(3) Partial Purification

The cultured medium is then filtered therethrough molecular sieves capable of passing therethrough substances with molecular weights of 10,000, 1,000 and 500, respectively, and the filtrate is collected.

(4) Assay of Inhibitor to Human Malignant Tumor Cells

Cells used for the assay are the five different cell lines used as experimental materials, and normal human diploid skin fibroblasts explanted from the trunk skin of a normal aged 63(NAS 63).

The proliferation of cells is measured with reference to a growth curve and a dose response curve.

a. Growth Curve

1104 -2104 of cells is inoculated into a cultured medium which has been prepared by adding to a pre-filtered extraction medium the same composition and amount of glucose, amino acids and vitamins as in BME, and then supplementing the medium with 10% new born calf serum. The number of cells is counted daily or after a given period of culture.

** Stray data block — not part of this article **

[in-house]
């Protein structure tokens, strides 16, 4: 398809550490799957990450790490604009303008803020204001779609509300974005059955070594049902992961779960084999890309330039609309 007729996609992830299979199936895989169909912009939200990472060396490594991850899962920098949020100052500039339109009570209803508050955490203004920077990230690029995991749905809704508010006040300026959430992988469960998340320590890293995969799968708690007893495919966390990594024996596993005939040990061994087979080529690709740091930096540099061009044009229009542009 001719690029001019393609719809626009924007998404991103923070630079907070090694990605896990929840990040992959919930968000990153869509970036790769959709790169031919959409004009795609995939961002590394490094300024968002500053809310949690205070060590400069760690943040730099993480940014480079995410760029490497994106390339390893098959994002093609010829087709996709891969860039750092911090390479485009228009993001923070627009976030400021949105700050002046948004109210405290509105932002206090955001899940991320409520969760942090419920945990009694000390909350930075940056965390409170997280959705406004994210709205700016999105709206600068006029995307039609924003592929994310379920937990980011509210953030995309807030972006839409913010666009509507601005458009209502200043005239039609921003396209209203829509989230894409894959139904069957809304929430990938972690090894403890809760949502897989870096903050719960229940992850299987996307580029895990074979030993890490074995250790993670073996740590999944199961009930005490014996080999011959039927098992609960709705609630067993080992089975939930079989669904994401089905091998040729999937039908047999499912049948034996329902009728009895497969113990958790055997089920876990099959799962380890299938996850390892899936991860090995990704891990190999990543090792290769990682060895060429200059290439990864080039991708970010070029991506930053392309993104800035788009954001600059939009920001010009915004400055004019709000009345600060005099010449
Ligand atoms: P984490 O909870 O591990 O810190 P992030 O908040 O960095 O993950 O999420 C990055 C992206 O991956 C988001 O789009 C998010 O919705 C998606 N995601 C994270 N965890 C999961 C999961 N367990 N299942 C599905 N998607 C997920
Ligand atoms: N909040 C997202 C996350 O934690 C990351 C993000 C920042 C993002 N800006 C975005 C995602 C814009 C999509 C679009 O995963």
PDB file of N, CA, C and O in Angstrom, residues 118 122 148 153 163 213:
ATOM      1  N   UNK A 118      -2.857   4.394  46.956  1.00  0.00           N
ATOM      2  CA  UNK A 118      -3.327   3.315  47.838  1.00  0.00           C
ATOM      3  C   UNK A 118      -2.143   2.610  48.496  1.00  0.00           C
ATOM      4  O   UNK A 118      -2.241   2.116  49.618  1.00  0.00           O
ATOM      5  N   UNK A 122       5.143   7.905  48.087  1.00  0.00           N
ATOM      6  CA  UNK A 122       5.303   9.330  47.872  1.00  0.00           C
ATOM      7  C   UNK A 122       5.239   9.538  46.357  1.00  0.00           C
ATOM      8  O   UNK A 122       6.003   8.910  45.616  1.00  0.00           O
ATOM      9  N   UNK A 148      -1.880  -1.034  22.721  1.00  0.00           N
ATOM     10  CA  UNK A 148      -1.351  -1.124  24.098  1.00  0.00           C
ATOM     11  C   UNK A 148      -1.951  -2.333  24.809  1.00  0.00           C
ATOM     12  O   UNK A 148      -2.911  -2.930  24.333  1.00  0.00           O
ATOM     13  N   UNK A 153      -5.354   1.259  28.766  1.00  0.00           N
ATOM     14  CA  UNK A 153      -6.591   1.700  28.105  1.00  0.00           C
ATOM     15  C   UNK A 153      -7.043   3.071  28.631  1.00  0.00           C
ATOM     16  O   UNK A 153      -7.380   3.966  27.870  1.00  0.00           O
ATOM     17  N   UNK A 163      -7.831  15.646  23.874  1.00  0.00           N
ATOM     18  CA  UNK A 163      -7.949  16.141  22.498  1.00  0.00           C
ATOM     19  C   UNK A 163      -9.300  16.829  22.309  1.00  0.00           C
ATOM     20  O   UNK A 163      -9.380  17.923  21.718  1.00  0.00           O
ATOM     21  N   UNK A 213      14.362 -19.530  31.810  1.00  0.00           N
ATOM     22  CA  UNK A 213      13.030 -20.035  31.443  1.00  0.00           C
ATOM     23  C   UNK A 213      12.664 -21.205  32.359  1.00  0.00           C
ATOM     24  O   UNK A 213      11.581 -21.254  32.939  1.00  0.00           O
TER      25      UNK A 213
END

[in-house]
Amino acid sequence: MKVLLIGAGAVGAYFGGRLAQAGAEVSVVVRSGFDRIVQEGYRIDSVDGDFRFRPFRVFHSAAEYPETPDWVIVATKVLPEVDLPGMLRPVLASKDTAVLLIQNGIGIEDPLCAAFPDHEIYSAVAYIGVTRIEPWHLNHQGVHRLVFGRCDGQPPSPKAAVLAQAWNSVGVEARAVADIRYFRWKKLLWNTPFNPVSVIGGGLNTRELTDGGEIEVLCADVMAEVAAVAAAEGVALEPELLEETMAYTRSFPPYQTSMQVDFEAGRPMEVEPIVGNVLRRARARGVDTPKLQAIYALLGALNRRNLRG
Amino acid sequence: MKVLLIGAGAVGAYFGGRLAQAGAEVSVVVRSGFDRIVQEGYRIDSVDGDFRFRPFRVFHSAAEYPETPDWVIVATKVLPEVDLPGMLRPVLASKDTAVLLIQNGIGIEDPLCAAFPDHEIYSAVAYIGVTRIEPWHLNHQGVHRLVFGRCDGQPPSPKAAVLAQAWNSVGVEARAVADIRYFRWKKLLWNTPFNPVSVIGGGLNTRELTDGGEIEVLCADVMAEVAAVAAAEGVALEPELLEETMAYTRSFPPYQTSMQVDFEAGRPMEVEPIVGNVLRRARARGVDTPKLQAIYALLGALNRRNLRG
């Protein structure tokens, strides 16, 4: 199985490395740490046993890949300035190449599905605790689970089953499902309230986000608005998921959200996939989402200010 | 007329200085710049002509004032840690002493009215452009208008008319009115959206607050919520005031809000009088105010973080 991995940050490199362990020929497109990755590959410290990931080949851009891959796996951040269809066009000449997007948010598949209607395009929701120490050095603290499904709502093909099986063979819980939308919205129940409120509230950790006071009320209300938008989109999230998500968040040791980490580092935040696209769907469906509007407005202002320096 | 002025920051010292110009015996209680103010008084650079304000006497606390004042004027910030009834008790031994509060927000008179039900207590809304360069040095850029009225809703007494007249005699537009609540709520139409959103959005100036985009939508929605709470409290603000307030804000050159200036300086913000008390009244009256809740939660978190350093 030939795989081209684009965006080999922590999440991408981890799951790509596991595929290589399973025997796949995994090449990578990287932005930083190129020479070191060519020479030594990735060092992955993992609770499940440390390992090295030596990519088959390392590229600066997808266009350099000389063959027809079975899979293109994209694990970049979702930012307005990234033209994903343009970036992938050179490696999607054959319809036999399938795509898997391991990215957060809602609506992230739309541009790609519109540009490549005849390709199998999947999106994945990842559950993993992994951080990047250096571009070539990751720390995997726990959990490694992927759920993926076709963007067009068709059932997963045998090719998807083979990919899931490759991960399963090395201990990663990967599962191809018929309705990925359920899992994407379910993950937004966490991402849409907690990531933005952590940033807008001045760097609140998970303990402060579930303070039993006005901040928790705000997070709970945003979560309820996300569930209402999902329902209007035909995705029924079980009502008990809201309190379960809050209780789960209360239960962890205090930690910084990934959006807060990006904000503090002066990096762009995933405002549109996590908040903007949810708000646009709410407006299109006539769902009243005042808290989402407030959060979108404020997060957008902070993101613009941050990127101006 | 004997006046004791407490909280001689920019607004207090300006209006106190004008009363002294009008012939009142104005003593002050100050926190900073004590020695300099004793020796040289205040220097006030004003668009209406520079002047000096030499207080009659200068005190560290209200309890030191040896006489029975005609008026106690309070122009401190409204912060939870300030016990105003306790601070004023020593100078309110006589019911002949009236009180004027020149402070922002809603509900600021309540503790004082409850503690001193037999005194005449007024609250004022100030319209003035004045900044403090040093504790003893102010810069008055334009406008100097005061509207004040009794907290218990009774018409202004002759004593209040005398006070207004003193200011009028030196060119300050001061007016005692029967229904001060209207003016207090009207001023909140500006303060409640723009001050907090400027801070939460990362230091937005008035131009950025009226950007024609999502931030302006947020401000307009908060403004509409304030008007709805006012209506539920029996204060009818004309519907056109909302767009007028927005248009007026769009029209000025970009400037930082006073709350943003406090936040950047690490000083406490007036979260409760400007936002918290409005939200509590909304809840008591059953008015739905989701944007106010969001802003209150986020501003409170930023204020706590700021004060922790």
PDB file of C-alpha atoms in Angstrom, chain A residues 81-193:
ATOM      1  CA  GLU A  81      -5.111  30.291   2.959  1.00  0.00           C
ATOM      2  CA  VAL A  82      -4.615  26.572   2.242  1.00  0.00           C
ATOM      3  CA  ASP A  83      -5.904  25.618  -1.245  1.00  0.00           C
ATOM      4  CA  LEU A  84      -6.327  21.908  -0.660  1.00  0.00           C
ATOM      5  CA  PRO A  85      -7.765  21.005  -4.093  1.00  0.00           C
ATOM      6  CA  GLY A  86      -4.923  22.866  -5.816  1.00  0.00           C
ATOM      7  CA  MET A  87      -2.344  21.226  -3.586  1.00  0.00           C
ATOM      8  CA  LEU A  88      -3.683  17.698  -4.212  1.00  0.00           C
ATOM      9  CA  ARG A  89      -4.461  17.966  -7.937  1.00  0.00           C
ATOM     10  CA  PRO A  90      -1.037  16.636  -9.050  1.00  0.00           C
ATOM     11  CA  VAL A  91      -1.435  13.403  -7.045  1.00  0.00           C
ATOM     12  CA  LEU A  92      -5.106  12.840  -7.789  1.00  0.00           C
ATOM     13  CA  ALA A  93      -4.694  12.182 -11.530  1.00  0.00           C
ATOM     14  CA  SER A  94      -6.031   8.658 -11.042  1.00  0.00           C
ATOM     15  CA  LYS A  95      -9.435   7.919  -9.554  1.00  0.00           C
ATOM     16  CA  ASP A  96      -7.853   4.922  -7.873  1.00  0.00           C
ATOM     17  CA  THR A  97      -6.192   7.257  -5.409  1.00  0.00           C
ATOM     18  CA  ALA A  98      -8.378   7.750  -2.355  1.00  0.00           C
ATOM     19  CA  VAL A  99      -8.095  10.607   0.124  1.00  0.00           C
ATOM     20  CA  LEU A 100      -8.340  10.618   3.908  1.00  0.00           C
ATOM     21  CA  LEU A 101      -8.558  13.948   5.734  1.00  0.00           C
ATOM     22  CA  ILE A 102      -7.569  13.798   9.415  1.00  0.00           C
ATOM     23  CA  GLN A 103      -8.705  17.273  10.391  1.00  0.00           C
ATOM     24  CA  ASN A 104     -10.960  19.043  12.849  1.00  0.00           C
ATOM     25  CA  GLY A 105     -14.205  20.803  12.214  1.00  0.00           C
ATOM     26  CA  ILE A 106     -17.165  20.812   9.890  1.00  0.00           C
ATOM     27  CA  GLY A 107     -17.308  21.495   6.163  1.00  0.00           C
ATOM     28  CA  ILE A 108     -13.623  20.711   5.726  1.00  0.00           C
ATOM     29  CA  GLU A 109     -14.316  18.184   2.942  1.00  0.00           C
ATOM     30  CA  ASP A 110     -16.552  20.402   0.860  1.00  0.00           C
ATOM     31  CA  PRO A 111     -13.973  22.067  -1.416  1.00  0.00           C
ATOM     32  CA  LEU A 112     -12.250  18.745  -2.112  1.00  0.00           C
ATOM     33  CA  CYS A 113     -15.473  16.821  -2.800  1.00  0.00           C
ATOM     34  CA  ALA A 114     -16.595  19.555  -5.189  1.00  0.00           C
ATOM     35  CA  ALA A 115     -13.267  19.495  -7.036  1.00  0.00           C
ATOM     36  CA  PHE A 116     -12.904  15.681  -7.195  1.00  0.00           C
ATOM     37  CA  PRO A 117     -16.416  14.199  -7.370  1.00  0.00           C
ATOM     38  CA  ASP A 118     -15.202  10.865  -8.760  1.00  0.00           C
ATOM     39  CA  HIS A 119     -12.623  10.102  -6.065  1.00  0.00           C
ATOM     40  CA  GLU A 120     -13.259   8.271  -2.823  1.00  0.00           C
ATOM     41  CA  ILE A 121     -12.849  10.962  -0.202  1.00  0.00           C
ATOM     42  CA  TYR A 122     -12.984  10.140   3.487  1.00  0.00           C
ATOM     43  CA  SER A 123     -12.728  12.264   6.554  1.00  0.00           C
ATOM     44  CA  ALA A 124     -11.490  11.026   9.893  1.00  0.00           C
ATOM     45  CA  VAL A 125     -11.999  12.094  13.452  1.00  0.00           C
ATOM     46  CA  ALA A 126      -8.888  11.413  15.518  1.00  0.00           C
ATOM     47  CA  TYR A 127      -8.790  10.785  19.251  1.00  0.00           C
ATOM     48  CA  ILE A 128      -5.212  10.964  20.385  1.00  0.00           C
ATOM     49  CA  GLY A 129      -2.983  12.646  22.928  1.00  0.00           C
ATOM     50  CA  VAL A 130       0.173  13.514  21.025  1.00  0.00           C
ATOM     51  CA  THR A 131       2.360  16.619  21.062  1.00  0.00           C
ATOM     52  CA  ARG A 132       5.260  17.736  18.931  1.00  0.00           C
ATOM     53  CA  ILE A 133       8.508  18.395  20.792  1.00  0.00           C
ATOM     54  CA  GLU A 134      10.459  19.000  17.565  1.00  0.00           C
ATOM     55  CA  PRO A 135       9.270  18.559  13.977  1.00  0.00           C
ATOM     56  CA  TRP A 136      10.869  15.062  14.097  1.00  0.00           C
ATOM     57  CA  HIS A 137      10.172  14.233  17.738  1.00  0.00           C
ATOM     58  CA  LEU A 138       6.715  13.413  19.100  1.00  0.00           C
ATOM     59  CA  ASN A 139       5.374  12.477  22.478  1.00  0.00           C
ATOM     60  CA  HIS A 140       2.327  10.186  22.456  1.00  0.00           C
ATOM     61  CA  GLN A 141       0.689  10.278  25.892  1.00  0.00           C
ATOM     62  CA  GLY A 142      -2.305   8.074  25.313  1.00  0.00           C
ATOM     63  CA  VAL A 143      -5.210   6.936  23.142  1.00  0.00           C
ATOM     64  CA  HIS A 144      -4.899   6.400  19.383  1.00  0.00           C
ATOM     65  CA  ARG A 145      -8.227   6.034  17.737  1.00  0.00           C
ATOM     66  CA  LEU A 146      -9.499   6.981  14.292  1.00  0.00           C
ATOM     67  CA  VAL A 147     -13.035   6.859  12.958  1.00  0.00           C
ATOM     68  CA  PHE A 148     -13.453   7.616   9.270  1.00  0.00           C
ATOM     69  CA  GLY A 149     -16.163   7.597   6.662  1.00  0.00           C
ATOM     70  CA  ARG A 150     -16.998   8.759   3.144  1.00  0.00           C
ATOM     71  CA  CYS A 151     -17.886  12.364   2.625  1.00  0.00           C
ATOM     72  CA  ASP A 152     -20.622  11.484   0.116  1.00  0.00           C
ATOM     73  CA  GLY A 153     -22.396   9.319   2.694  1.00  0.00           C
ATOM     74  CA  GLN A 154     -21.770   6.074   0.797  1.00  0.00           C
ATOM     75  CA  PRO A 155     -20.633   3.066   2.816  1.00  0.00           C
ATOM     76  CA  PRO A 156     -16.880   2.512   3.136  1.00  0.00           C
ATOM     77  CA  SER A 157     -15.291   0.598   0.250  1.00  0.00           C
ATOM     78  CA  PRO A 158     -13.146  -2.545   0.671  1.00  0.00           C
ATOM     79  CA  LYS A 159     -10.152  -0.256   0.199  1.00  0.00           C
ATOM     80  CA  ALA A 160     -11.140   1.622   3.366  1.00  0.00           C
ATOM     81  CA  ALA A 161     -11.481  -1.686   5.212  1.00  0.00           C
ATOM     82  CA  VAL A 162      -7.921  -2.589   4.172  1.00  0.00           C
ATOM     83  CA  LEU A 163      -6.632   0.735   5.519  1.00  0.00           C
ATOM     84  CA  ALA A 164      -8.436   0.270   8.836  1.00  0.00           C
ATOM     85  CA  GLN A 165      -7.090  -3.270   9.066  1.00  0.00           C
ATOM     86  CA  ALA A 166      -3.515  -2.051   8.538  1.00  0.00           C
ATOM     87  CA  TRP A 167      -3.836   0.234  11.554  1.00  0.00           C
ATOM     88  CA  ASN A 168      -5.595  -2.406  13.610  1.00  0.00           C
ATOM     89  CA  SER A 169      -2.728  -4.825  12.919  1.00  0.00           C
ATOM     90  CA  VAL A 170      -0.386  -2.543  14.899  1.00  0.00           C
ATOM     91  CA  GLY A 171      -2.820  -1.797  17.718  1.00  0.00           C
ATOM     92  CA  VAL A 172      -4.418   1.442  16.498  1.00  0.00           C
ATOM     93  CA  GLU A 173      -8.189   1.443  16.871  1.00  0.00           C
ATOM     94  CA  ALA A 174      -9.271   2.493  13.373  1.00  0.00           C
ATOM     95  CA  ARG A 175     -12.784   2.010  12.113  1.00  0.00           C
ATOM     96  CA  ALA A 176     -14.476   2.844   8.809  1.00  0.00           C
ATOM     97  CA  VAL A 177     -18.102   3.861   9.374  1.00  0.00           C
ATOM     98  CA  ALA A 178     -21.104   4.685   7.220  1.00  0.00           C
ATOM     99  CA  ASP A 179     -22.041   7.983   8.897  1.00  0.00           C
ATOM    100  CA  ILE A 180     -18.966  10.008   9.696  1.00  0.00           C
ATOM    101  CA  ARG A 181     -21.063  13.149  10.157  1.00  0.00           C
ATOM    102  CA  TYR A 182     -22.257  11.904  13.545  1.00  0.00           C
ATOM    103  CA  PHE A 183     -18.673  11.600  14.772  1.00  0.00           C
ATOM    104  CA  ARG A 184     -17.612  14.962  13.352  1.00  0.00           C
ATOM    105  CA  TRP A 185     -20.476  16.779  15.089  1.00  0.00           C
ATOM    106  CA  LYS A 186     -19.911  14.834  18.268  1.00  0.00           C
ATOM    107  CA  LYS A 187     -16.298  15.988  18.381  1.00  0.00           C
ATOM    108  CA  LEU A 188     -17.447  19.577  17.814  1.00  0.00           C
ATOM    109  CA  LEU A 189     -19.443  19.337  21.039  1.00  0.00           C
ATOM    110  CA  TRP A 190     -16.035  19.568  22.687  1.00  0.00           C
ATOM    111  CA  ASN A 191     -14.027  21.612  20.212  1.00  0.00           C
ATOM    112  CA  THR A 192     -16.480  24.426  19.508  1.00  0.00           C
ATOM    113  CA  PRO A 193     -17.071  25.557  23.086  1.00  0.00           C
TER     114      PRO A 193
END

b. Dose Response Curve

A cultured medium is mixed with a corresponding fresh medium in various amounts and a variety of nutrition is supplemented thereto in a similar manner as in the preparation for the growth curves. The number of cells is counted after a predetermined period of incubation.

(5) Experimental Results

FIGS. 1 to 5, respectively, show growth curves illustrating the daily variation in proliferation of various cells comprising the cultured medium.